Besides working on continuous enhancement of the experience design and on increasing time to market in delivering improvements and innovation, lately we extended this approach:

  • From design of the experience with products to the design of the 360° experience with Wolters Kluwer, including all services and processes involving our customers.
  • Before design, understand what customer expects by mapping the Customer Journey. Step by step, processes are designed with the smoothest solution and can be marked by memorable moments to shape a WOW experience.

After starting in 2017 few pilots and Train The Trainer sessions with Wow Now consultants (Rosaria Cirillo, Danny Peters and Maria Grazia Giordano), we have now an internal expert Sigrid van Duffel that up to October 2019 has led 6 Customer Journey Mapping (CJM) projects that allowed us to analyze, understand and redesign the experience in processes like onboarding customers on our expert solutions.

Example of CJM in onboarding a Wolters Kluwer expert solution

Organizational adoption and accountability: our Tipping Point. From NPS to CX Program Maturity

Our ‘NPS as a driver for change program’ helped us to achieve quick wins and in this way to extend across the organization and ultimately accelerating bigger transformations.

That was the tipping point to step up and bring a broader vision and strategy: from NPS-driven actions and framework, to a Customer Experience transformation Program.

To ensure organizational adoption and accountability,

  • we built with Wow Now a household framework (first focusing on NPS then extending to all CEXP disciplines), a maturity journey (“NPS to CX Program Maturity”) and a maturity assessment mapping to assess progresses starting with NPS as catalyst to improve Customer Experience to expand through all the other disciplines
  • year after year, the assessment made clear that we were impacting beyond the original scope of our NPS program. This led the Divisional stakeholders and HR to officially introduce a new role, ‘Customer Engagement Manager’
  • thanks to CX Masterclasses, all stakeholders (Customer Engagement, Sales and Marketing at central and at country level) have been aligned on the role of CX in our organization
  • as a result, today, all divisional and local stakeholders support the new holistic culture: in each discussion table the CX is always the first question and first data to deliver and to look at.

My lesson learned is that having a framework and checking progresses against it with a yearly maturity assessment is one of the most effective practices to grow an organization centered on CX, that helps:

  • to focus on end goals and to ensure that every year we are on track with expected direction, progress and results in each of the competencies;
  • to engage all the stakeholders, that are part of the assessment
  • And ultimately to stay high in the C-suite agenda

Wolters Kluwer framework, maturity assessment and journey to maturity (inspired by the CXPA 6-competencies)

Culture: How CX day initiative played a special role in developing customer-centric culture

Over the years, the Wolters Kluwer CX professionals demonstrated lot of creative ways to transform the culture deeply rooting CX in mindset and day by day operations:

  • the ‘customer’s cap’, to have always someone playing the role of customer in each meeting;
  • WOW impact of each project selected for the business impact, so to focus on the ones most relevant to improve the CX as the best gains;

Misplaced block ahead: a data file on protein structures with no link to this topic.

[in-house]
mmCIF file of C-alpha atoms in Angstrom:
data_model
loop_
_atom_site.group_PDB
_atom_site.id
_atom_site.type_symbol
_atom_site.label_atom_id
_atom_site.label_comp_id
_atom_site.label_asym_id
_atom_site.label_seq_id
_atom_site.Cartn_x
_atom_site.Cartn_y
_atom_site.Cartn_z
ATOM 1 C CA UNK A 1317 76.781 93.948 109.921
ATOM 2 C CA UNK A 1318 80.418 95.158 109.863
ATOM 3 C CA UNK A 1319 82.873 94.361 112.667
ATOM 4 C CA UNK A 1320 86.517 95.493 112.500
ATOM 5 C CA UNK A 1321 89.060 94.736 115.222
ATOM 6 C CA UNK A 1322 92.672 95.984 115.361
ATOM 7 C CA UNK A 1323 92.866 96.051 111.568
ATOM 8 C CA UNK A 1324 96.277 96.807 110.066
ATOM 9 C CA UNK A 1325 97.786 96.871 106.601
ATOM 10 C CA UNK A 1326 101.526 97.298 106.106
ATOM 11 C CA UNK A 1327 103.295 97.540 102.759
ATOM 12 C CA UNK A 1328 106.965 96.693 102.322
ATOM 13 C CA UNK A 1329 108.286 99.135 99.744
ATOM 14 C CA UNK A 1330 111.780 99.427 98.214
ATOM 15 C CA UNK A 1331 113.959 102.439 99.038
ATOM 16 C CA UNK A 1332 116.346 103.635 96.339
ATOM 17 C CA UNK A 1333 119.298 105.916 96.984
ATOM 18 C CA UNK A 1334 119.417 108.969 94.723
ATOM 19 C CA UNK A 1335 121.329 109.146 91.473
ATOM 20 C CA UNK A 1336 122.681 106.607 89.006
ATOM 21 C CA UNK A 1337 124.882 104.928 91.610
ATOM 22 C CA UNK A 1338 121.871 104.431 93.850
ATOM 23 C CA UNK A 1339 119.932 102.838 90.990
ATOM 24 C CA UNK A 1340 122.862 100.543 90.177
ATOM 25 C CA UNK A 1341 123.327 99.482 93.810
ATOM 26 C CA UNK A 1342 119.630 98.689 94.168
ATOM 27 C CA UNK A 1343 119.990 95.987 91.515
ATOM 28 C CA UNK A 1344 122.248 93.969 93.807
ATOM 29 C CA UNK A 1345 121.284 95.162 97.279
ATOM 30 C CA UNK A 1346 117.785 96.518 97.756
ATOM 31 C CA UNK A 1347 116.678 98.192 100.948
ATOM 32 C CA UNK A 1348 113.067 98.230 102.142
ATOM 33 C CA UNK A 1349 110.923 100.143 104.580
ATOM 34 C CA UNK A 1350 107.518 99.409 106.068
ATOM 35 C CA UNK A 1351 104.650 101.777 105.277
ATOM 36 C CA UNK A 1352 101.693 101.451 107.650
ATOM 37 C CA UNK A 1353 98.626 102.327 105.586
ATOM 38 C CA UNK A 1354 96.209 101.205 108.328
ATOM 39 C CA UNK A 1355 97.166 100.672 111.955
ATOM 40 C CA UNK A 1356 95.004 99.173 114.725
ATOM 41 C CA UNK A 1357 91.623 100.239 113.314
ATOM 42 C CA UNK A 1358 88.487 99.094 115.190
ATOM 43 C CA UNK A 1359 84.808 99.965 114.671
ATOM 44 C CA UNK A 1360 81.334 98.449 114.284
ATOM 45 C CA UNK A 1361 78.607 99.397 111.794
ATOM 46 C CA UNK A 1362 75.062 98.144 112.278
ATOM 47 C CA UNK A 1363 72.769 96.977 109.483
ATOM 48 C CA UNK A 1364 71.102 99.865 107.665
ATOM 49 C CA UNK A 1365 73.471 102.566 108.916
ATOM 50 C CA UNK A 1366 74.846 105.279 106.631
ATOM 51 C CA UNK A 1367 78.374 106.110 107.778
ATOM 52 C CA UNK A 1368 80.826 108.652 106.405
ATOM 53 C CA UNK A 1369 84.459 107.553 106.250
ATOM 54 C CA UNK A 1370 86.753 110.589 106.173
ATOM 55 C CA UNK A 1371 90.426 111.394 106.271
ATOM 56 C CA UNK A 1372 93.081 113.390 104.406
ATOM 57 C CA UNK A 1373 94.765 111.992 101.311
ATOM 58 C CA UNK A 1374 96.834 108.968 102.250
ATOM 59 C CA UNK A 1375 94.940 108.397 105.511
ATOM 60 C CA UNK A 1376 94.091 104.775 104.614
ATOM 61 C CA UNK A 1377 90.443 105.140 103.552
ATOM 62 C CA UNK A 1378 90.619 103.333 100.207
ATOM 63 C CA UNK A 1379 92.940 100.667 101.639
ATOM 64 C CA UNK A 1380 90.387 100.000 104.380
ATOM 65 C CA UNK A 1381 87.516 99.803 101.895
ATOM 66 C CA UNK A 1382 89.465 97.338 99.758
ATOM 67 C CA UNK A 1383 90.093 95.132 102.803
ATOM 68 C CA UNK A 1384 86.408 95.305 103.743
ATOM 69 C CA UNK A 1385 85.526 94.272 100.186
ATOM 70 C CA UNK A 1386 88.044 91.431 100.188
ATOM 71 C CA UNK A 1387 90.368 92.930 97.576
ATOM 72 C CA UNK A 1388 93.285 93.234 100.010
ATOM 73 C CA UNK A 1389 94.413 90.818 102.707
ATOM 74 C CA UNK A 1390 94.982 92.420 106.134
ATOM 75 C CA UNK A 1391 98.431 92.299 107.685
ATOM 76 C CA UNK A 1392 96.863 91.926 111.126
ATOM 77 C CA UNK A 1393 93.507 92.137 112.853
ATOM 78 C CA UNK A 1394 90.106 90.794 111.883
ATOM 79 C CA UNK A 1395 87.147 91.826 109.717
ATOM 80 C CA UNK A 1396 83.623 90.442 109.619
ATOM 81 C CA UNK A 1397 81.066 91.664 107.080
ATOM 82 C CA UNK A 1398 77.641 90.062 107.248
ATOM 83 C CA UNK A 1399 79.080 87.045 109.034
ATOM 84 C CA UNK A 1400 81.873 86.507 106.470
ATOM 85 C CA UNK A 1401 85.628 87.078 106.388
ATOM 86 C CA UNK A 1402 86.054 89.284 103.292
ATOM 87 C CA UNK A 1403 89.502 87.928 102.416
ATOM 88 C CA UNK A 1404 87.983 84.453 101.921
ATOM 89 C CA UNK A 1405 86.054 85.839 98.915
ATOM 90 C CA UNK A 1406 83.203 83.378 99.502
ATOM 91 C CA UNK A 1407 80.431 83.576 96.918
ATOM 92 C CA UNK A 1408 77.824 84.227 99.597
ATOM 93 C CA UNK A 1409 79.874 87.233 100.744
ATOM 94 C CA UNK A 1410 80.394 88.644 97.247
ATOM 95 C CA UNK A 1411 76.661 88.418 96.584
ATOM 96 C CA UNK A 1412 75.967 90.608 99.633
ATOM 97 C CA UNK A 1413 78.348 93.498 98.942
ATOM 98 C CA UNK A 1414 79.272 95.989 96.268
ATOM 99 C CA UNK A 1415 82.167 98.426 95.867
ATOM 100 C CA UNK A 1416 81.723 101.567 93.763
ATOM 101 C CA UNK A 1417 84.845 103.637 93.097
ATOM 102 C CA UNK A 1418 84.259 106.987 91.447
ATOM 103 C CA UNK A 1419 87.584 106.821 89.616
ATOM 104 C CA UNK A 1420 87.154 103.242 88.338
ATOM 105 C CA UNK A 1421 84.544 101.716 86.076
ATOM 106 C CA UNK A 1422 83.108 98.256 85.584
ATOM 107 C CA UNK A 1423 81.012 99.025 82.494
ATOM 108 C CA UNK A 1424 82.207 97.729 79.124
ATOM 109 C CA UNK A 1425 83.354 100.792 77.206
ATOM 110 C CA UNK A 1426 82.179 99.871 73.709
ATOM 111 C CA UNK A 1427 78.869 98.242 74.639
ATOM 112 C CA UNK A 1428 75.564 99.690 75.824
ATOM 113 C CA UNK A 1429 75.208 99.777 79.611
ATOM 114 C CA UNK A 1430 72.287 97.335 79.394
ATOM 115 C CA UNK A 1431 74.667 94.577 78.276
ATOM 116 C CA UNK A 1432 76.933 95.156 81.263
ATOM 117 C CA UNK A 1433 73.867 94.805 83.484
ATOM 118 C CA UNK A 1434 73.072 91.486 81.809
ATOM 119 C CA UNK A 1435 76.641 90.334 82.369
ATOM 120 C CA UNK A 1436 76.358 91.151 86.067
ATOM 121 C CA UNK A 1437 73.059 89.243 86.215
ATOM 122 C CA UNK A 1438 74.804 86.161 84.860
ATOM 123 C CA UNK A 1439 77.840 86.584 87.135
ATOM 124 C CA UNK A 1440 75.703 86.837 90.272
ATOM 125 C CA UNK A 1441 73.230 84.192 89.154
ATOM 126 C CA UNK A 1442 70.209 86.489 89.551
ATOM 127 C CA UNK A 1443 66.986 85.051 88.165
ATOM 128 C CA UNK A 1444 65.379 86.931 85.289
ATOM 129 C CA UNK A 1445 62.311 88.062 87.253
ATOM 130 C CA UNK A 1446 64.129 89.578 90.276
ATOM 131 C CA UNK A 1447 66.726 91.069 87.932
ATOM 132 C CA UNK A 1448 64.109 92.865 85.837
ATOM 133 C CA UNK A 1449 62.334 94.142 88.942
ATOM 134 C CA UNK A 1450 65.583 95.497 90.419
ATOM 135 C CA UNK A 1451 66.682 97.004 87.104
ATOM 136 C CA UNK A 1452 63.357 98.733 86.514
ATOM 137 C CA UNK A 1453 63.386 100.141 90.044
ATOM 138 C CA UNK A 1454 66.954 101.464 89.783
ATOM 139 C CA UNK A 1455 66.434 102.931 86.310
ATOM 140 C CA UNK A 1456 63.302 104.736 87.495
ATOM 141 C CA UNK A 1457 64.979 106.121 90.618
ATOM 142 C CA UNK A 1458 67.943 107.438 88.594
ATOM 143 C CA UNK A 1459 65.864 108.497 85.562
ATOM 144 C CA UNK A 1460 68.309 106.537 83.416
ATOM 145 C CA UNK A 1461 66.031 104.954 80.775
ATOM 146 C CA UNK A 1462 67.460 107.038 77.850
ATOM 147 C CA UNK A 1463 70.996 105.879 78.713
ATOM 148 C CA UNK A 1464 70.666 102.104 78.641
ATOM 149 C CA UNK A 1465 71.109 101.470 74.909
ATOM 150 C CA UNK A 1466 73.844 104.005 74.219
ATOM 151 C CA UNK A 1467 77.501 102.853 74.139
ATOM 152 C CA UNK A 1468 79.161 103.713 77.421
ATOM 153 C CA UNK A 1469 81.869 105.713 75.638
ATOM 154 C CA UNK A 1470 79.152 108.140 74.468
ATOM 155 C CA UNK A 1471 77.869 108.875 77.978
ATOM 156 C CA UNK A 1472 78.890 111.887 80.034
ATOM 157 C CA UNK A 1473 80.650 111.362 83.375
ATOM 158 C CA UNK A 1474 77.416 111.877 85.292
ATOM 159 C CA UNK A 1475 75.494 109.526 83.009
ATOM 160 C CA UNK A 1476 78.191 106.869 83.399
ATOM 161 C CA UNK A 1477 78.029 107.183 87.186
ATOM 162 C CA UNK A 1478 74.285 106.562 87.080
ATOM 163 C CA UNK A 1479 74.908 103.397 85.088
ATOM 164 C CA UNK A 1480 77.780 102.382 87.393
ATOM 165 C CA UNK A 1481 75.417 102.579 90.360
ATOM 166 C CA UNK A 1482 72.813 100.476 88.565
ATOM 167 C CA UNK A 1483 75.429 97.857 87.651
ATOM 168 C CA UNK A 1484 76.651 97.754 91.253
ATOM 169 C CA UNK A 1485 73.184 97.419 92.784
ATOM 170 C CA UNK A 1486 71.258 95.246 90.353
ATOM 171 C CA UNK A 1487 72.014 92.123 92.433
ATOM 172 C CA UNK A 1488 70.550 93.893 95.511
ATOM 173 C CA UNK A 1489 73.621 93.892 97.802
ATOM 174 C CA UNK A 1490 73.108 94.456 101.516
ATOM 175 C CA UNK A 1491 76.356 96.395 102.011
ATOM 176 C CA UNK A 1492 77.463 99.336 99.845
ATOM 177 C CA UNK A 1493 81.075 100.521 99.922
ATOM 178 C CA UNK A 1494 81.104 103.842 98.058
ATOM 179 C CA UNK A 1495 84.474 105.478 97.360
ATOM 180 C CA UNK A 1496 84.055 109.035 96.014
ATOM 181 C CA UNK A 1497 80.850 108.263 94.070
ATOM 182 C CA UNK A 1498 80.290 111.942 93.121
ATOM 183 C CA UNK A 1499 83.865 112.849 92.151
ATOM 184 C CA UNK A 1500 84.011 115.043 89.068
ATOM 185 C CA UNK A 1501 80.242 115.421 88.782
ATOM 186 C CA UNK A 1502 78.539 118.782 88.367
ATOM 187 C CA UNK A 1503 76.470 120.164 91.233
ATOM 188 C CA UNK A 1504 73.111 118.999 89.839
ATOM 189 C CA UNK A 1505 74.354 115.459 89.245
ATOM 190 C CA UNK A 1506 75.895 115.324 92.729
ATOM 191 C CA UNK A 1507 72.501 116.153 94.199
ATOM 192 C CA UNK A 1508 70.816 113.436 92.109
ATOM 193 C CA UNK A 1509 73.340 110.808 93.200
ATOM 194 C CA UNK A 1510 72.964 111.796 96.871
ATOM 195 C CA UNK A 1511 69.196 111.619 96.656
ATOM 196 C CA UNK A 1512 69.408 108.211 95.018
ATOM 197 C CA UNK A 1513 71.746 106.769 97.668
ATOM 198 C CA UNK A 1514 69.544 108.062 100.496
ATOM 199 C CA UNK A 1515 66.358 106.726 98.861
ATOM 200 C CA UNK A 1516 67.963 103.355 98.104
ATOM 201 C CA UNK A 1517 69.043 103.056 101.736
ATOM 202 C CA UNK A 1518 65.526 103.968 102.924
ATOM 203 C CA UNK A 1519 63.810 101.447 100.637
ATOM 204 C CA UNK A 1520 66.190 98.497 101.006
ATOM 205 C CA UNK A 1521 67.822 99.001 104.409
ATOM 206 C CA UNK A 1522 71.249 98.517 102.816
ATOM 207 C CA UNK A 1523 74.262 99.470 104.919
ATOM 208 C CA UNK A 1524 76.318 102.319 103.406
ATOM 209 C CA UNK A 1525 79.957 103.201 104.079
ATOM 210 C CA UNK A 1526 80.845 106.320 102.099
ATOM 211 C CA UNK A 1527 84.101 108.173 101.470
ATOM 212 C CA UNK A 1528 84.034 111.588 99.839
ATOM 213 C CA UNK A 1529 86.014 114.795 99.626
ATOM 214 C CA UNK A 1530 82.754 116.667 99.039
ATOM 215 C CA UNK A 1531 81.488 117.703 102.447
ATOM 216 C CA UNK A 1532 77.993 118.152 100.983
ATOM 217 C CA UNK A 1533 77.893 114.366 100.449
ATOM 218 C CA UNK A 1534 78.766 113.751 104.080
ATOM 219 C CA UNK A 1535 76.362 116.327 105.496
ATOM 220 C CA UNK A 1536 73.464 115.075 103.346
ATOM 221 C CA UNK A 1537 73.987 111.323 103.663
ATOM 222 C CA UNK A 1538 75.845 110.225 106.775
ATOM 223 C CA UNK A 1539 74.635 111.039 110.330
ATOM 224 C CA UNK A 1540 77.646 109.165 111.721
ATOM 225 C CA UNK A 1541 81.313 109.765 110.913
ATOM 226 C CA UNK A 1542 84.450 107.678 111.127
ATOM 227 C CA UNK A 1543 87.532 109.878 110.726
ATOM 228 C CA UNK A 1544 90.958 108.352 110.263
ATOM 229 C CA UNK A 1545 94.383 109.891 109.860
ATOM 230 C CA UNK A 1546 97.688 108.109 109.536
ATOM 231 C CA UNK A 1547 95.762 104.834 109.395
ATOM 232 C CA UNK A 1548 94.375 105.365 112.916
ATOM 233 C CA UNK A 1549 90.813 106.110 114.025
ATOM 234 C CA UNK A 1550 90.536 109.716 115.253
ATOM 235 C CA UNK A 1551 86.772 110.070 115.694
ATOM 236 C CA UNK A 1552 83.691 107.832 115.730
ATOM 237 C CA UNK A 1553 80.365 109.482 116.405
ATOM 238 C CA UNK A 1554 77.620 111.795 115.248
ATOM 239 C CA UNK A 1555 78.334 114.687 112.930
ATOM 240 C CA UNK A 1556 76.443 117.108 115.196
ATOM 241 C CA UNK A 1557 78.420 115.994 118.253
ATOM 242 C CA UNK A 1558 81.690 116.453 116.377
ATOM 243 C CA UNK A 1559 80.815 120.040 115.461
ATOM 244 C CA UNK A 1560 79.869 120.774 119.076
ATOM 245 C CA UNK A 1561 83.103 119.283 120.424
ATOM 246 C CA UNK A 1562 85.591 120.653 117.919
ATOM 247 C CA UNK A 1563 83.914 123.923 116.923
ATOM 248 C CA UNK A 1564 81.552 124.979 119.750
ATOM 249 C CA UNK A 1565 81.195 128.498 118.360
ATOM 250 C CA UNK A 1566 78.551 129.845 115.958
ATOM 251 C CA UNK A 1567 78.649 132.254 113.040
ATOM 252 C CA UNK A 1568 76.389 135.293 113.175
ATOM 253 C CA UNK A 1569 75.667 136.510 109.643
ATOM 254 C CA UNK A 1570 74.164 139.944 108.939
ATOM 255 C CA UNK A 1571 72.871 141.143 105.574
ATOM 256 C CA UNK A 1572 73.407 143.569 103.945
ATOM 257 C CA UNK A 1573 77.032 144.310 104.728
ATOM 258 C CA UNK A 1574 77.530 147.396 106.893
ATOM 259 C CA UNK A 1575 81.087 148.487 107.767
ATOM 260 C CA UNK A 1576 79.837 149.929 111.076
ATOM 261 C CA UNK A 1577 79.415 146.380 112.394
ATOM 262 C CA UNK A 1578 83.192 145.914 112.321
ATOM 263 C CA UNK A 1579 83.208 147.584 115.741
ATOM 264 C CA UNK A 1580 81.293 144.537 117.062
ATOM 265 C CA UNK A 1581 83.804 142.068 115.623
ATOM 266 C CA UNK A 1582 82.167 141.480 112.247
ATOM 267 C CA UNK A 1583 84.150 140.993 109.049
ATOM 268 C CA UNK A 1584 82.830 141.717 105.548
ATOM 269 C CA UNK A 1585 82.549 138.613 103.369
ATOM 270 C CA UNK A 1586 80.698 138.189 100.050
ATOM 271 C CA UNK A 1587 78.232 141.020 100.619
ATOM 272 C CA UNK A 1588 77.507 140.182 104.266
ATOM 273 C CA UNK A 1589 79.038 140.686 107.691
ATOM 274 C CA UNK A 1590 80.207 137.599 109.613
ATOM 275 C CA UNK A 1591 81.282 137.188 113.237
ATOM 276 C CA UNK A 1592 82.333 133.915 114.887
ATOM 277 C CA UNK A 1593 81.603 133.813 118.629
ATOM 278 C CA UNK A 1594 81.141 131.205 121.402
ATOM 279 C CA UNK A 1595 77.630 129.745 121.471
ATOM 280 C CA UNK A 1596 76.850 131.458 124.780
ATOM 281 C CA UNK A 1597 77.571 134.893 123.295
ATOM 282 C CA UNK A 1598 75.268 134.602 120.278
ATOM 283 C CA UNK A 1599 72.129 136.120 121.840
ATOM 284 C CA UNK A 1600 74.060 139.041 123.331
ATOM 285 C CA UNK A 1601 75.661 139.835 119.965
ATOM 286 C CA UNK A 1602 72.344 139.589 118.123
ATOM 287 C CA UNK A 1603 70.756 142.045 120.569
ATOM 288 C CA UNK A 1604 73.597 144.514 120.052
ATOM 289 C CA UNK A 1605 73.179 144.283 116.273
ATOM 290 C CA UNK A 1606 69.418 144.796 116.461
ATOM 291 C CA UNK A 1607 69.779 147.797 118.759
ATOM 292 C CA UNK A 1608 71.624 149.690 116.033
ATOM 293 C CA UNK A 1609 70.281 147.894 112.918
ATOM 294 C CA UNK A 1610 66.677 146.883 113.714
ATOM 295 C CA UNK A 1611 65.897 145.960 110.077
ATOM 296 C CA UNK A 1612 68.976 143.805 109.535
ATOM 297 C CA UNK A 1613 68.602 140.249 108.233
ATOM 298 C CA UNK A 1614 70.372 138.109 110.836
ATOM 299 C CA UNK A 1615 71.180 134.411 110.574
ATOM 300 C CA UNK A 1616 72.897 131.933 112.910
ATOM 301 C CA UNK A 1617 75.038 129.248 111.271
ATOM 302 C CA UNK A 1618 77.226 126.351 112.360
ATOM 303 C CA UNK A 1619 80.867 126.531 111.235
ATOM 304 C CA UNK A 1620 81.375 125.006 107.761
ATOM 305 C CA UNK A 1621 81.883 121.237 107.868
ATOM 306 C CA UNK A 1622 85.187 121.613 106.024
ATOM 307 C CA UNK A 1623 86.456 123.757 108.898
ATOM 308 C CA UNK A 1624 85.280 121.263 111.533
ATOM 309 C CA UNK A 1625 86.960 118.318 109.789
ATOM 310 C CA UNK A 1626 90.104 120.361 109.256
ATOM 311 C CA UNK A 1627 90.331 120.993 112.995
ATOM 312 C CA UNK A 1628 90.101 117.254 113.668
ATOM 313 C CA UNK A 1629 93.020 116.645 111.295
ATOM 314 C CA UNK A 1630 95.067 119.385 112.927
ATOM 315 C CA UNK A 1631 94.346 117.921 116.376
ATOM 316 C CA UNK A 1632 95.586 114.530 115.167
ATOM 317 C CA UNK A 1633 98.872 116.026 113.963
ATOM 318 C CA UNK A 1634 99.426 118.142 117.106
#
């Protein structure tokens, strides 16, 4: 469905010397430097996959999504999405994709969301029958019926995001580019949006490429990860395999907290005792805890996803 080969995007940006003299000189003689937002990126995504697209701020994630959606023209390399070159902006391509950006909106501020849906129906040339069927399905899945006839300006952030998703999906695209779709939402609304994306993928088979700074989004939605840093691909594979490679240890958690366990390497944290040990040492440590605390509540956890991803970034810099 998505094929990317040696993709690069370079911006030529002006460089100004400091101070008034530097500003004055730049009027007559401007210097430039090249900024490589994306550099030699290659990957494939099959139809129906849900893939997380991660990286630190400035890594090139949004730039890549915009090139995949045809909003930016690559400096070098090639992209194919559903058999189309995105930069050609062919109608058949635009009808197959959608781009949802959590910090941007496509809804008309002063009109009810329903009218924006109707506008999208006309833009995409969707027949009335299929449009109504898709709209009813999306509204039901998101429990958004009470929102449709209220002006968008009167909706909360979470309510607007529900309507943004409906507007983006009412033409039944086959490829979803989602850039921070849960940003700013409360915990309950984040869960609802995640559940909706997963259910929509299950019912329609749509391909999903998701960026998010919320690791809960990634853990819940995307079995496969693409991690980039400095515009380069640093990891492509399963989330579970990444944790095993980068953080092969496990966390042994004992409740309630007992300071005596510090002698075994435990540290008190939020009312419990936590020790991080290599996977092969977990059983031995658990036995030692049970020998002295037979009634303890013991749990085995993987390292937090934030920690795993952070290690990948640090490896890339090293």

• Build a culture of proximity to customers with KPIs for employees about regularly visiting customers, listening to calls to support, adopt contextual design solutions with customer first

This is anyway to me one of the most challenging things to accomplish in a CX program, and to find the right key is not easy. One of key practices to drive Customer Centric Culture is socialization. Socialization establishes new habits by developing communication strategies and tactics to share the importance of CX with employees, customers and the company. You can embed new standards for employee behavior through a combination of Storytelling, Rituals and Rewards.

CX day initiatives helped us in seeding Customer Centric Culture throughout the organization. We used storytelling to engage internally (employees) and externally (customers), and created a ritual which in 2019 will be at the 5th edition and includes to reward of participating countries with a yearly ceremony and a book gift (on CX topics, of course!) for the winner.

It actually started as an impromptu idea – simply prizing the best CX day initiative during a dinner in 2015 – and over the years we transformed it into a full upfront communication and challenge for the countries voted by peers with scoring cards. Our CX colleagues started turning CX Day into a CX Week with plenty of initiatives such as ‘user day’ events, campaigns with vouchers or extra discounts, ‘meet us’ at office, employees attending calls at the call center learning from support agents. And in 2019 for the first time it becomes a global initiative in our LR division, connected to our brand values and purpose.

And CX strategy?

Each step done in the above competencies contributed to shape a well-grounded CX strategy in Wolters Kluwer’s Legal & Regulatory division, now also aligned and intertwined with our brand promise, purpose and storytelling.

I would say anyway that our CX vision was clear since the very beginning: turn the organization into customer-centric, by way of interacting as much as possible with our customers to better understand them and to deliver them great experience with us. And to develop as many competencies as needed to achieve these goals.

The CX framework helped us steering the direction also if we didn’t follow a specific order in moving across. But every win contributed to keep alive our program and to increase internal support, every lesson learned contributed to grow in our maturity journey.

So back to my question about what’s the best starting point to become a customer-driven organization: I guess the answer is… there is no perfect starting point. You simply need to find the best possible starting point for your organization and, even more important, simply get started.


What has been your experience with CX transformation journey and using the CXPA framework?

Share it with us in the comments so we can learn from each other experiences and keep growing.